It might snow this weekend here at the SAS headquarters! This would be the first snow of the season for us, and it got me thinking about snow again (see some of my previous blog posts about snow). Apparently these thoughts have manifested themselves in my computer graphics work ... in the form of a snow animation. Follow along, and I'll share with you how I created it!
But before we get started on the computer code, here's a picture of my yard decoration. It seems appropriate, since we usually get ice rather than snow:
Now, let's create some virtual snow! I got this idea from an old blog post by my friend Rick Wicklin. He created a snow animation as a fun way to demonstrate some sophisticated techniques: creating Koch snowflake polygons using SAS/IML, using uniform spacing with random perturbations to position the snowflakes, and using matrix operations to rotate and scale the snowflakes. His results were beautiful & mesmerizing - you should check out his blog post!
I couldn't hope to improve upon Rick's snowfall animation, therefore my goal was to create a simpler one. Here's what I came up with ...
Rather than mathematically creating a Koch snowflake polygon, I used a font character. To find such a font character, I ran the Windows Character Map, and perused the fonts until I found the following ...
Now that I know a snowflake is character 54 (hexadecimal) in the Wingdings font, I can use the following code to annotate it on a SAS graph:
function='label'; position='+'; size=25; color="Affffffdd";
Rather than calculating uniform spacing with random perturbations, I hard-coded the starting x/y positions for each snowflake on a 1-100 scale:
input x y;
And whereas Rick used matrix transformations to rotate all the points describing his snowflake polygons, I could use the 'angle' variable in my annotate dataset to rotate the font characters. I wanted a little extra action, therefore I used a different starting angle for each snowflake, and rotated some of my snowflakes clockwise, and some counter-clockwise.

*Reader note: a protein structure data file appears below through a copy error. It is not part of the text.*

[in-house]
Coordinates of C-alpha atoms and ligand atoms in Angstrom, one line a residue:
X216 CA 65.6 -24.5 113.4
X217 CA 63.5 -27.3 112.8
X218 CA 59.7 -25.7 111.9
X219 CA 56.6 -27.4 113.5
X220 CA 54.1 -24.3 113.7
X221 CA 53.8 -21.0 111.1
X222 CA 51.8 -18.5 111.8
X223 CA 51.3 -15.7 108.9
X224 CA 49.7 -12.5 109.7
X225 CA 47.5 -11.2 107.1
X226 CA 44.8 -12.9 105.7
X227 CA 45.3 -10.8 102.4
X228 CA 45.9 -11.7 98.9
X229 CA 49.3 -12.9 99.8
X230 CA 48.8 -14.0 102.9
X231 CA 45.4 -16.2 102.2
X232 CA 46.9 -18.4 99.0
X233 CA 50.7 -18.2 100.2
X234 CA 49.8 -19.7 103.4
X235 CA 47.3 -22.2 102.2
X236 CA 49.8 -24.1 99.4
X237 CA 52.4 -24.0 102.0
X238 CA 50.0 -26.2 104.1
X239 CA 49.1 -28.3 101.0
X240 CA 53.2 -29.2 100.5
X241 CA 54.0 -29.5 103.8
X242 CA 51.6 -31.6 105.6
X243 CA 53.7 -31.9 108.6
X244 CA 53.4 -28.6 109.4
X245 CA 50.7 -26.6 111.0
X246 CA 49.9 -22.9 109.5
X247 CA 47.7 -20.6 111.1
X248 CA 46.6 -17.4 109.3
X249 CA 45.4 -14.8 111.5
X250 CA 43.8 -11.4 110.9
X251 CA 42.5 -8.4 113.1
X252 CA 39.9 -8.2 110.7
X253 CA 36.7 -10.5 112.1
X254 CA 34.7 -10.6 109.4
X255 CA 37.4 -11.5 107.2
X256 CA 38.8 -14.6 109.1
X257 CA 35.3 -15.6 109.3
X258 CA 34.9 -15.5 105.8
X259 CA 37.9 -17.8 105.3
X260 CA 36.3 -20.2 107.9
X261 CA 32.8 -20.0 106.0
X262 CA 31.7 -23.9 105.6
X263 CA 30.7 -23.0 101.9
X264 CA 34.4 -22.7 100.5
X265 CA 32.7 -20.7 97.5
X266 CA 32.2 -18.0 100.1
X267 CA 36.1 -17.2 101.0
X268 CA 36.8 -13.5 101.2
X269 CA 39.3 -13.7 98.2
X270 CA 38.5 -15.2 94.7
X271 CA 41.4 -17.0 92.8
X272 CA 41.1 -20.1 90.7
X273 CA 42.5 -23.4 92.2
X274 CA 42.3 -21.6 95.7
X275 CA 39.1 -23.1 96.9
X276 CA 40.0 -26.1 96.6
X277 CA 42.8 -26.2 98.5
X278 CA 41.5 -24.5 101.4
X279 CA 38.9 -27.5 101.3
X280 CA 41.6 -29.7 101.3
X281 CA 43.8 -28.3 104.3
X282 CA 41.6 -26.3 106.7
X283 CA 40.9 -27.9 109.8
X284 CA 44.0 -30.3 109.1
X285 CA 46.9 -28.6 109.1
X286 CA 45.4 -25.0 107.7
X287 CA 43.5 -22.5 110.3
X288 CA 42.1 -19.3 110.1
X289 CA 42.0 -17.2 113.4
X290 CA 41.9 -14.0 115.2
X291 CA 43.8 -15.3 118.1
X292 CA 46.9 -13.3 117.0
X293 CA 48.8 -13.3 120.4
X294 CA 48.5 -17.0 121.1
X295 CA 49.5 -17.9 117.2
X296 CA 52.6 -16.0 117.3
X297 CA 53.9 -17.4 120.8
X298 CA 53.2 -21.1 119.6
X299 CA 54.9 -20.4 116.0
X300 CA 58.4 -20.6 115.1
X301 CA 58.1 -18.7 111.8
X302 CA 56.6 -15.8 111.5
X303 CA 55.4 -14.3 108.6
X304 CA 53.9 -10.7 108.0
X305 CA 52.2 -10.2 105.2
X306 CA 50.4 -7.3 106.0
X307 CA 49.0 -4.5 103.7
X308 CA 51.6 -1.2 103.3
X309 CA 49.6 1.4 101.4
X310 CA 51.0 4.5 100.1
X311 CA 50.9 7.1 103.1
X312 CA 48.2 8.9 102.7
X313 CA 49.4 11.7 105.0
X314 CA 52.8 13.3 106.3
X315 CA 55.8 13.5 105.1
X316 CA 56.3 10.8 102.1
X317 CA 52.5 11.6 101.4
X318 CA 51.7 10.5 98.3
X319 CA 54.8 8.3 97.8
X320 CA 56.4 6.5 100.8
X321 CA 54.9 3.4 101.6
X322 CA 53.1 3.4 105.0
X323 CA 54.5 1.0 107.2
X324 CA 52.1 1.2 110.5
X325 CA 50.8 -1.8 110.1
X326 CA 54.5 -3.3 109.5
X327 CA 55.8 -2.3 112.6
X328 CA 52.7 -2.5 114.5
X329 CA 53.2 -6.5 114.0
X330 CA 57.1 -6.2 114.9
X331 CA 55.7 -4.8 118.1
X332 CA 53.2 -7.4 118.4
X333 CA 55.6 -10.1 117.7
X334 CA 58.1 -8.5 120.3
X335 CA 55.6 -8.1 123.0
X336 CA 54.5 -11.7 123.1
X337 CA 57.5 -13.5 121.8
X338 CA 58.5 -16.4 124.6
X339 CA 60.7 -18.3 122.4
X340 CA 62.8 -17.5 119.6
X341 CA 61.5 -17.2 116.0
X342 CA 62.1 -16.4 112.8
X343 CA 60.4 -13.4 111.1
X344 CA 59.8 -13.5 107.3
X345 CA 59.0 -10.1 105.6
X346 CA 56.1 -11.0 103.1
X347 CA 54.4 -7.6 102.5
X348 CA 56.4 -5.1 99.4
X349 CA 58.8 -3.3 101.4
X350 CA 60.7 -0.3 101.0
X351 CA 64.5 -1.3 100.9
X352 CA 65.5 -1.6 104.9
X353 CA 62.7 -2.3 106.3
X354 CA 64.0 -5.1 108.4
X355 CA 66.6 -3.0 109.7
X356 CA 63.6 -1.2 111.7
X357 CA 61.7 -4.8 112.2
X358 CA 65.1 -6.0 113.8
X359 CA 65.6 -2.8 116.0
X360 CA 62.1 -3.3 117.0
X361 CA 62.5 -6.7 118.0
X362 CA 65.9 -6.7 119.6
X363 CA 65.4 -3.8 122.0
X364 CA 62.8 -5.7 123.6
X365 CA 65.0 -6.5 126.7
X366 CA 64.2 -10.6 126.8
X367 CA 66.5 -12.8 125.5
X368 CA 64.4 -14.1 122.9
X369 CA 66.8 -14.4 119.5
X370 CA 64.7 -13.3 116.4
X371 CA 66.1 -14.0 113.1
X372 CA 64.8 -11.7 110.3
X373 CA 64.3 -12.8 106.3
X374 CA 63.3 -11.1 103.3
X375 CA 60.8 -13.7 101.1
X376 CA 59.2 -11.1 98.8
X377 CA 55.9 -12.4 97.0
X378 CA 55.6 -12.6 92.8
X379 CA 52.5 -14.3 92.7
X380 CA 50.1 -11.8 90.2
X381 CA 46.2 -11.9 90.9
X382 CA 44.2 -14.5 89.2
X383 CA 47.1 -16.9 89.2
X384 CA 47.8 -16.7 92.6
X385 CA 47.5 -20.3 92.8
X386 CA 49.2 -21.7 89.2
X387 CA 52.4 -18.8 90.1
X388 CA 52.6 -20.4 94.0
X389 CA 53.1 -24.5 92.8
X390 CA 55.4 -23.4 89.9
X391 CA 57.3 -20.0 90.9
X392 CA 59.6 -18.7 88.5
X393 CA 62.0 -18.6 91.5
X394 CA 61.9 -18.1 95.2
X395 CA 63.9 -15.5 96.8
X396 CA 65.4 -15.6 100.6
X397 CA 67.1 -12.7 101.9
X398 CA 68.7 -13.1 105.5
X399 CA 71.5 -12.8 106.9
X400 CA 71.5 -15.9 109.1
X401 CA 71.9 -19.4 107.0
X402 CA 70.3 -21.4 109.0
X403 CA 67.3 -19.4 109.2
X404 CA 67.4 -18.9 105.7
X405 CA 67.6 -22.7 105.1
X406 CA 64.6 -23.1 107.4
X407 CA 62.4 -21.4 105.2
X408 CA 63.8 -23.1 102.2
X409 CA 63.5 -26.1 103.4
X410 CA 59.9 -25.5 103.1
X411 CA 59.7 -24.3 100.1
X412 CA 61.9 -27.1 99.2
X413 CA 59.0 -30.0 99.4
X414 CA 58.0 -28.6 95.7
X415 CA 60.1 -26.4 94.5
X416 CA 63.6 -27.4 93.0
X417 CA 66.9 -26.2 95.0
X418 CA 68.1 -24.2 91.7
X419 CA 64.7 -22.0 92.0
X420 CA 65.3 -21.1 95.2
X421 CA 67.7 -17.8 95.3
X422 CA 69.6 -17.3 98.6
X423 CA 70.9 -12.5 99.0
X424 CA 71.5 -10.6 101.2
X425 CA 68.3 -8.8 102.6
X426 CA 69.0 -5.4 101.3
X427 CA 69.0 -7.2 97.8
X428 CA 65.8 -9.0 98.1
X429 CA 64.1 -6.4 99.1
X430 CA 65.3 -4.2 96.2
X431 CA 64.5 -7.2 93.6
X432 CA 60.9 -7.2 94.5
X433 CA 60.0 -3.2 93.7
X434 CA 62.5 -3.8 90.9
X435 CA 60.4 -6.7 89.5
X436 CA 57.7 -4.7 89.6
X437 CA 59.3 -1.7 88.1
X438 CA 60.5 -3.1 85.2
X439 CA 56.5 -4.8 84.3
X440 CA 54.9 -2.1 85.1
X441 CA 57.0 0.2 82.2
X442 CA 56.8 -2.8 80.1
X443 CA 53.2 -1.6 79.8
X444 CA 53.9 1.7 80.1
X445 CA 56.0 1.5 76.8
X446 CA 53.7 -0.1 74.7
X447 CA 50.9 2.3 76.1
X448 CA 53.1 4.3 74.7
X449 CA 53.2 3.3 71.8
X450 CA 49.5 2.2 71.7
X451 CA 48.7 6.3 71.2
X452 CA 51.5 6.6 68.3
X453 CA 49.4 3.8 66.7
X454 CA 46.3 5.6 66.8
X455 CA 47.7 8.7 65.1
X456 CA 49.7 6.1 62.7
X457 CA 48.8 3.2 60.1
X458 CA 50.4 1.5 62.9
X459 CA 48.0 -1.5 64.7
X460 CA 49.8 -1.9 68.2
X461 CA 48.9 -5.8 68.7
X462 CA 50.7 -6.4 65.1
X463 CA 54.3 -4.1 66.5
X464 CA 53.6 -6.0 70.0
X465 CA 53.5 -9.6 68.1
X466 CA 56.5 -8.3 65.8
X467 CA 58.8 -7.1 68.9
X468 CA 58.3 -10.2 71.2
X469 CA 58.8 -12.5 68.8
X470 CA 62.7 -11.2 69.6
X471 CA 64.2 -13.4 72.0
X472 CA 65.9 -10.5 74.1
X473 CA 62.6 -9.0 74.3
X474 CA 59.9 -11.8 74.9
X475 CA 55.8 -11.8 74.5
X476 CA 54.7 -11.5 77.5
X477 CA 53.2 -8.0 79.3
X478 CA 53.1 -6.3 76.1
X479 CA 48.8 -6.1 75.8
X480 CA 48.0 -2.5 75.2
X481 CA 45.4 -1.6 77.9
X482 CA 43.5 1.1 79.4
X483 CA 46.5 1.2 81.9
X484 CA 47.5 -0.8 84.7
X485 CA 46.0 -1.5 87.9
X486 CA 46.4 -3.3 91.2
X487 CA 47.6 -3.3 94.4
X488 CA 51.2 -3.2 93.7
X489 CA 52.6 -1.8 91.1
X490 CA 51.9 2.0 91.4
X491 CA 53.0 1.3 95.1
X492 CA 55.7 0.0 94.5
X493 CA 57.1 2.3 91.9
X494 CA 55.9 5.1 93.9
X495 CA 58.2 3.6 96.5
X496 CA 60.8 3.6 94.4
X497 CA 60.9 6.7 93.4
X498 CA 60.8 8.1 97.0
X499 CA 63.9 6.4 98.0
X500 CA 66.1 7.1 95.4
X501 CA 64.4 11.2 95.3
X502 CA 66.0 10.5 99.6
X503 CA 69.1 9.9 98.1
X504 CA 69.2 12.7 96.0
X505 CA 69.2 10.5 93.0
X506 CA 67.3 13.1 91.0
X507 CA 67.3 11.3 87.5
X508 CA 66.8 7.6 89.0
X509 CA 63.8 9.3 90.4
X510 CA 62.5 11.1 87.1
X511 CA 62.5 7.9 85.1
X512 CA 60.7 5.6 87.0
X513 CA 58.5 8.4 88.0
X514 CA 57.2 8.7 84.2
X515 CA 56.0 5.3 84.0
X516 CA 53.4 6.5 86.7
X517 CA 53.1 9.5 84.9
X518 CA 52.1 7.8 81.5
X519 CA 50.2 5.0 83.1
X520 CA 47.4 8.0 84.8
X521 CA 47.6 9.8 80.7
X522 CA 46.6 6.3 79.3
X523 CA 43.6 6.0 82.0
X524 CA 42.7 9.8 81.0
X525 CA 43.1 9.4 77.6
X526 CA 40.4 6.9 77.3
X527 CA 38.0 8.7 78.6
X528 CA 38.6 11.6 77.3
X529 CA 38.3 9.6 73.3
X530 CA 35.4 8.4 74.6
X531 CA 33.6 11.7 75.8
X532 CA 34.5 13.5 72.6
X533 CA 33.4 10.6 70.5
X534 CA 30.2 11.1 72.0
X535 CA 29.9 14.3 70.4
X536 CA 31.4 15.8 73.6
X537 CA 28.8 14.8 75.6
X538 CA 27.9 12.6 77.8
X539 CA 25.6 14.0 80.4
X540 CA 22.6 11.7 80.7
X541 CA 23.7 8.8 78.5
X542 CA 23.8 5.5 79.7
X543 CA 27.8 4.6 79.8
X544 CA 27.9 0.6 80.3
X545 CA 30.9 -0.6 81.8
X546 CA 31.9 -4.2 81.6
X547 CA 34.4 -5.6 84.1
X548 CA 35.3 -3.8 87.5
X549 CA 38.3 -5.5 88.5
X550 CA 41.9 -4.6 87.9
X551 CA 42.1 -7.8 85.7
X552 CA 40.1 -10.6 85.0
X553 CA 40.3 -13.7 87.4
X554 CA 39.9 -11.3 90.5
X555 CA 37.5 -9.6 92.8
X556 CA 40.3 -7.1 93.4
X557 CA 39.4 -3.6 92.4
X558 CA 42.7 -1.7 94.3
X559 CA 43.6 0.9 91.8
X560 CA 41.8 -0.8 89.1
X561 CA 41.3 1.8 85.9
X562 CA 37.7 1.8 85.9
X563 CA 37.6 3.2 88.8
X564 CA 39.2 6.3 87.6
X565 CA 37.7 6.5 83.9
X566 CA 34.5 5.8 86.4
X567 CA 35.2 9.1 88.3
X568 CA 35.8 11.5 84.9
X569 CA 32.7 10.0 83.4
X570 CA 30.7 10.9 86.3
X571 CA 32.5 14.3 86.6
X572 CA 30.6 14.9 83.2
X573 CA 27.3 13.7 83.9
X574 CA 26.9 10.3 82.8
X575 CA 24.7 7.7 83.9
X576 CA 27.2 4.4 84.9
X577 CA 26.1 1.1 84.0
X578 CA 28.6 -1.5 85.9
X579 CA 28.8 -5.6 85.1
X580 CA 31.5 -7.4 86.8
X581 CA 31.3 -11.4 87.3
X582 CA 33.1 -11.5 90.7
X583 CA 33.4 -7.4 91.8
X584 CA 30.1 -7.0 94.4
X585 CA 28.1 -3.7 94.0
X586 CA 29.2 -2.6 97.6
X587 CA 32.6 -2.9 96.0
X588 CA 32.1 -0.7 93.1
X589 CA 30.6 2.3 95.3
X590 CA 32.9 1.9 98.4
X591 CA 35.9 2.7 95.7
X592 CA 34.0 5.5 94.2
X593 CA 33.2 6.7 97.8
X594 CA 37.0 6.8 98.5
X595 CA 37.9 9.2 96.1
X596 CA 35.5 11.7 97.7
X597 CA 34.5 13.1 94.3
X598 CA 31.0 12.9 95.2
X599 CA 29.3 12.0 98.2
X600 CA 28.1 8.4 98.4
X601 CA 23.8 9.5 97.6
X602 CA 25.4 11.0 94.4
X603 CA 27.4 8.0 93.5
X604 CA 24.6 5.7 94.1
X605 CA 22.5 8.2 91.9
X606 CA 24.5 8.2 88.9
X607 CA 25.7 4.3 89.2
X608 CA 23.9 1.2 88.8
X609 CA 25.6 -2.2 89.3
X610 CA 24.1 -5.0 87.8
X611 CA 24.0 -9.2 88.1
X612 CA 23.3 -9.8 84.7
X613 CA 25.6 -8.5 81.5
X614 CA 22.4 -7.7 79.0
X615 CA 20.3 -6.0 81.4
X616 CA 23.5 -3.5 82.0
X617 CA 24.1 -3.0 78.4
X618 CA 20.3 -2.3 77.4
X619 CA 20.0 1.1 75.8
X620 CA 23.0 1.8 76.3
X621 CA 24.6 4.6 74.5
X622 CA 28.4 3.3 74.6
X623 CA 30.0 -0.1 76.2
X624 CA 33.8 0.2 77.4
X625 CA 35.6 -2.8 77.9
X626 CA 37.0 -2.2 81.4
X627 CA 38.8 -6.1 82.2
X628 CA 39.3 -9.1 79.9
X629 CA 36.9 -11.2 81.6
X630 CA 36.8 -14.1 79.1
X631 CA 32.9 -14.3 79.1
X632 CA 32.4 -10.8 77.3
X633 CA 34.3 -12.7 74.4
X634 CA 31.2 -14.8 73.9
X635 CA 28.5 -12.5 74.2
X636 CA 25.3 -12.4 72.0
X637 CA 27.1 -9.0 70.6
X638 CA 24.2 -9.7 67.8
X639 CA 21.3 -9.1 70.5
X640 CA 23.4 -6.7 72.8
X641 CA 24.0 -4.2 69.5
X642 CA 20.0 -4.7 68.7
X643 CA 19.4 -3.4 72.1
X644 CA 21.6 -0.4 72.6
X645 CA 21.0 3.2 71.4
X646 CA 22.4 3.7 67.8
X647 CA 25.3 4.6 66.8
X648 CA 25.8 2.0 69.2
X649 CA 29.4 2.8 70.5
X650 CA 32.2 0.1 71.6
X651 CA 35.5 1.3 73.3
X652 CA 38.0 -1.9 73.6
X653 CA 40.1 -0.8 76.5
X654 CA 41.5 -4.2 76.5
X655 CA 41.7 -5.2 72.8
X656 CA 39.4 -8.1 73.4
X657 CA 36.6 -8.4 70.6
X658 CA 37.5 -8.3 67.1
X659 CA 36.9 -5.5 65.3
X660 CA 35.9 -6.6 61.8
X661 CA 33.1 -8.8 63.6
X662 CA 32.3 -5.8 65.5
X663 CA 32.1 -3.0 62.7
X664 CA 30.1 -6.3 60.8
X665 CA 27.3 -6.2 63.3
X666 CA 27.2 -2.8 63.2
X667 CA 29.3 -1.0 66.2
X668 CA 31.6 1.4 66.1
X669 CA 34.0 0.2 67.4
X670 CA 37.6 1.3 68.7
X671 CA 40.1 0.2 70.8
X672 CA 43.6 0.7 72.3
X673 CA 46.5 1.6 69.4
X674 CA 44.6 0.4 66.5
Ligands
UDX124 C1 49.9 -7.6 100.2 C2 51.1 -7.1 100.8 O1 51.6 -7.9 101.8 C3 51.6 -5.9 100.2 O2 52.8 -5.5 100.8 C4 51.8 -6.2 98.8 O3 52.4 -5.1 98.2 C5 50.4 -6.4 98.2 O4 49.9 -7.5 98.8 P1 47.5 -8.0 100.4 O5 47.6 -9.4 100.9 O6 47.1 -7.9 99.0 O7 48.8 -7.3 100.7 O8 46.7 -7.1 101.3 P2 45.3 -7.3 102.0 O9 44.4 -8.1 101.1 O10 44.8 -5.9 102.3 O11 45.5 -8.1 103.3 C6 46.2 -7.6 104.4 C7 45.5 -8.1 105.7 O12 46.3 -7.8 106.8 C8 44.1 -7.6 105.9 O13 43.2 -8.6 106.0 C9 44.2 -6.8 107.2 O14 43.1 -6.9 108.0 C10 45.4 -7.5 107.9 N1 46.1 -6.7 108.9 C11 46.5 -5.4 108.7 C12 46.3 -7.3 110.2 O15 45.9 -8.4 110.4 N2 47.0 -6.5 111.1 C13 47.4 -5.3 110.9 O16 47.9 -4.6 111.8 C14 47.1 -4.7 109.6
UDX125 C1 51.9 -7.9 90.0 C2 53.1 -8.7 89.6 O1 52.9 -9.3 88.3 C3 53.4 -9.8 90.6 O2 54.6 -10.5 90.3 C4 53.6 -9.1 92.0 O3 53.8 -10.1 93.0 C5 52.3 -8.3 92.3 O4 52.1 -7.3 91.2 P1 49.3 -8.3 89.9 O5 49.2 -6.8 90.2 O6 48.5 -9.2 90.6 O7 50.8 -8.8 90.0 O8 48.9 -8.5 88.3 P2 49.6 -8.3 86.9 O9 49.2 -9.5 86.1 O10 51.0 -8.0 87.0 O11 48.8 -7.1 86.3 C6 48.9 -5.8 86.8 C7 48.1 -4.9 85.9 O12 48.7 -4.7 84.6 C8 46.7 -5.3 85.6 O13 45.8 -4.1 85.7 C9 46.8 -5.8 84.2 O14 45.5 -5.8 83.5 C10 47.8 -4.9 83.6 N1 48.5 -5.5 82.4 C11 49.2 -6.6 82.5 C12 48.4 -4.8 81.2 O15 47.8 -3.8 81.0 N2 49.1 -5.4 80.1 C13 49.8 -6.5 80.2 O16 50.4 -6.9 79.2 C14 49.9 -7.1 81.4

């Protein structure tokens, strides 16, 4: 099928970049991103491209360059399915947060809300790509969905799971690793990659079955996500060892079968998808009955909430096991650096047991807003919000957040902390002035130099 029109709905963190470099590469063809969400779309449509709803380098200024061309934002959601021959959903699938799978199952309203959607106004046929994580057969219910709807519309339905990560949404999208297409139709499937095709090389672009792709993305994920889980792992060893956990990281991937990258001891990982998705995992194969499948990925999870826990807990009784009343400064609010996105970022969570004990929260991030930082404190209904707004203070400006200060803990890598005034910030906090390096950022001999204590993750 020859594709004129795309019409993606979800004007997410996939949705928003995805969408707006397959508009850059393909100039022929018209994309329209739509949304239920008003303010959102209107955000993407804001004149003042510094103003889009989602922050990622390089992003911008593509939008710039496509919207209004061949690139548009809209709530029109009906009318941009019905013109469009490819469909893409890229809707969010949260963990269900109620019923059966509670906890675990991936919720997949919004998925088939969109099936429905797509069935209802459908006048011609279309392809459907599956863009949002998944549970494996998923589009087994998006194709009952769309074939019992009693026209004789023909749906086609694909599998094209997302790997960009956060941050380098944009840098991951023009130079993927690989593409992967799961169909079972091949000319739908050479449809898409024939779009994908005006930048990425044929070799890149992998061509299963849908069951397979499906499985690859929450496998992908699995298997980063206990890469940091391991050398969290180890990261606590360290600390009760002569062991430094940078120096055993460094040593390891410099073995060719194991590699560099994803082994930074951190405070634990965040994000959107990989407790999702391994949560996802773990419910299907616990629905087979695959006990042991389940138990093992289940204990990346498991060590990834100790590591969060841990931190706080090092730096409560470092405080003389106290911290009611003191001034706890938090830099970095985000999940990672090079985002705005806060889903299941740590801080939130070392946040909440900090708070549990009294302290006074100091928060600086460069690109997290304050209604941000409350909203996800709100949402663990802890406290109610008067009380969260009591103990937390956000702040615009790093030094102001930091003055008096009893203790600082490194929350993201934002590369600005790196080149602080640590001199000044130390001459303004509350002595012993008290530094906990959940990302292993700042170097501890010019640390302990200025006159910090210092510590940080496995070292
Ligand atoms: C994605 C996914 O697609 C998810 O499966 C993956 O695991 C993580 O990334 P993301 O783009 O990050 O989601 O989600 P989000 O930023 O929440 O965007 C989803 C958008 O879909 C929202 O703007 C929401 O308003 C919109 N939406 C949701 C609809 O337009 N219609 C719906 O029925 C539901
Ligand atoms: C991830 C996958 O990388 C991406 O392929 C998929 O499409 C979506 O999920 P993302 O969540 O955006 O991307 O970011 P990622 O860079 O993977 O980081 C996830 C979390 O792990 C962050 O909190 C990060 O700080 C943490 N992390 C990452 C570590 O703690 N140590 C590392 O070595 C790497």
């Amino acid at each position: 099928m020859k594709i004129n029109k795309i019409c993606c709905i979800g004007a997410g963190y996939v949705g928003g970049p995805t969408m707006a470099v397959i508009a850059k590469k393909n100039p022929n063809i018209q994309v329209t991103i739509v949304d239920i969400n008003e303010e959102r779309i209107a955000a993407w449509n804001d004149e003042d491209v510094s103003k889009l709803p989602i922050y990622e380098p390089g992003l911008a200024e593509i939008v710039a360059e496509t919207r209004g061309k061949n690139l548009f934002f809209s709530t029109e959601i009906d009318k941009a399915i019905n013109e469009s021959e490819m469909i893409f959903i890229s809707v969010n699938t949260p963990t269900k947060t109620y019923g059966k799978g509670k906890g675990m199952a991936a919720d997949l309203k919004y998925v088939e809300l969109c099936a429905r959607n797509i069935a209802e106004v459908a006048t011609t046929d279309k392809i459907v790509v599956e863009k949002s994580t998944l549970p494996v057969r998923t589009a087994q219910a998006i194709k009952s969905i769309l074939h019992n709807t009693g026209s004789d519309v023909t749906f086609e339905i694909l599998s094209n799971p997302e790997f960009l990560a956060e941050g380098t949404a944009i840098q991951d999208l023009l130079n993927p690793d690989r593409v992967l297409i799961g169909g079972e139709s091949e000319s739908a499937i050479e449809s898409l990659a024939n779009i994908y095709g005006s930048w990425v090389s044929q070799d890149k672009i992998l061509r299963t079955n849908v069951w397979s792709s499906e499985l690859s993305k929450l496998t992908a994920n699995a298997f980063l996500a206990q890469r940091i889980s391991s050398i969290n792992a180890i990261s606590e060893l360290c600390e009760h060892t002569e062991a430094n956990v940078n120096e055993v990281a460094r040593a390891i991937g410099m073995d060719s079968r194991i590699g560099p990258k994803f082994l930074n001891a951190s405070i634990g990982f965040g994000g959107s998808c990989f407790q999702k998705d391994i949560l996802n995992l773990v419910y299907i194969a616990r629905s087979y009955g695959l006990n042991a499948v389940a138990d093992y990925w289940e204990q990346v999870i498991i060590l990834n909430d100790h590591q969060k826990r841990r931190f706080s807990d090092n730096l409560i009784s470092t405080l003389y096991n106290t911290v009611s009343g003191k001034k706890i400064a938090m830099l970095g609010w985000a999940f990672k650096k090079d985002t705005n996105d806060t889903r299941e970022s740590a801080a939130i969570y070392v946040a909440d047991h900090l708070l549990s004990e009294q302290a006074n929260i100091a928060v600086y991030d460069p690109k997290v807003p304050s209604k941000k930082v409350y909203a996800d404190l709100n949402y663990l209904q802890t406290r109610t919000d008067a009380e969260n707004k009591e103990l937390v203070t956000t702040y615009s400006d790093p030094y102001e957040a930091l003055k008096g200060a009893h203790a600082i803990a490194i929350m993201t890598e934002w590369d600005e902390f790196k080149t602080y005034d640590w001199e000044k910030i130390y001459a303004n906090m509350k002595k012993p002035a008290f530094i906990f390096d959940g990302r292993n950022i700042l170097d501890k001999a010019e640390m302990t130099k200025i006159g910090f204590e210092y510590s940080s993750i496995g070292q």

/* each snowflake has a different starting angle */
/* make some of the snowflakes rotate clockwise, and some counterclockwise */
if ranuni(123)>.4 then angle_direction=1;
I then looped through the data, creating the number of frames I wanted in my animation (calculating a new x/y position, and rotation angle for each snowflake in each frame):
data snowflake_positions; set snowflake_positions;
do frame = 1 to iterations;
/* code to change the positions and angle of the snowflakes */
I generated a graph for each animation frame, suppressing the things that I would normally be shown in the graph (in this case, the gmap), and only showing the animated snowflakes. Note that the anno_message (containing the background sky, and text message) stays the same in each frame, and the anno_snowflakes (containing the snowflake positions and angles) changes with each frame. Annotating with a 'by' variable can get a little tricky, but it can be very useful!
proc gmap data=snowflake_positions map=my_map anno=anno_message;
choro frame / levels=1 nolegend coutline=same anno=anno_snowflakes;
And here is my finished snow animation - enjoy!
Feel free to download my code, and try it out (try modifying the text to give your animation a customized message!)
Update: My animation seems to have worked! - Here's a picture of the *real* snow we got!
Nice, very creative.
Hi Robb, looks great and very creative. I tried this code only changing the output path using SAS on Linux. I get the following warnings:
Invalid device 'SASPRTC' for TAGSETS.SASREPORT13(EGSR) destination. Using default device 'PNG".
Font Wingdings could not be used
Some of the text could not be Angled/Rotated using Font Wingdings.
Font Albany AMT substituted for font Wingdings
So instead of seeing the snowflake like images coming down I just see large 'T' values. Does this make sense and can it be altered?
I think the Wingdings font is only available on the Windows operating system.
Perhaps you could do some web searches and find a free font that has a snowflake, download the ttf file, and then use Proc Fontreg to allow you to use it in SAS ... and use that instead of the Wingdings snowflake. :)
Very cool! Thanks for sharing!